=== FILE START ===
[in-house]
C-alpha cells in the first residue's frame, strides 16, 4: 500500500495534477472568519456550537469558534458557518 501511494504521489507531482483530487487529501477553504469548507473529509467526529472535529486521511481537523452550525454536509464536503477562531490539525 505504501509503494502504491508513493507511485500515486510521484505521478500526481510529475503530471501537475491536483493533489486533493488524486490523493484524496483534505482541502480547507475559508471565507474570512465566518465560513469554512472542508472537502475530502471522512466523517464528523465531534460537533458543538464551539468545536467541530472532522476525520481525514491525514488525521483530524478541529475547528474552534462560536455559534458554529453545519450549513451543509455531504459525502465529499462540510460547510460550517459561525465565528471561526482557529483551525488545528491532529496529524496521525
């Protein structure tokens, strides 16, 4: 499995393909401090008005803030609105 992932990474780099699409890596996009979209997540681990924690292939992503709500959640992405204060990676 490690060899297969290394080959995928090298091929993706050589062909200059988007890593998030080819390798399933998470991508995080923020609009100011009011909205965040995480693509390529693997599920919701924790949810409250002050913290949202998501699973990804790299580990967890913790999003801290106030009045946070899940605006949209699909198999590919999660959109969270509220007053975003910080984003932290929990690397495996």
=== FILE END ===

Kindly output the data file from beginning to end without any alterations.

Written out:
[in-house]
C-alpha cells in the first residue's frame, strides 16, 4: 500500500495534477472568519456550537469558534458557518 501511494504521489507531482483530487487529501477553504469548507473529509467526529472535529486521511481537523452550525454536509464536503477562531490539525 505504501509503494502504491508513493507511485500515486510521484505521478500526481510529475503530471501537475491536483493533489486533493488524486490523493484524496483534505482541502480547507475559508471565507474570512465566518465560513469554512472542508472537502475530502471522512466523517464528523465531534460537533458543538464551539468545536467541530472532522476525520481525514491525514488525521483530524478541529475547528474552534462560536455559534458554529453545519450549513451543509455531504459525502465529499462540510460547510460550517459561525465565528471561526482557529483551525488545528491532529496529524496521525
């Protein structure tokens, strides 16, 4: 499995393909401090008005803030609105 992932990474780099699409890596996009979209997540681990924690292939992503709500959640992405204060990676 490690060899297969290394080959995928090298091929993706050589062909200059988007890593998030080819390798399933998470991508995080923020609009100011009011909205965040995480693509390529693997599920919701924790949810409250002050913290949202998501699973990804790299580990967890913790999003801290106030009045946070899940605006949209699909198999590919999660959109969270509220007053975003910080984003932290929990690397495996």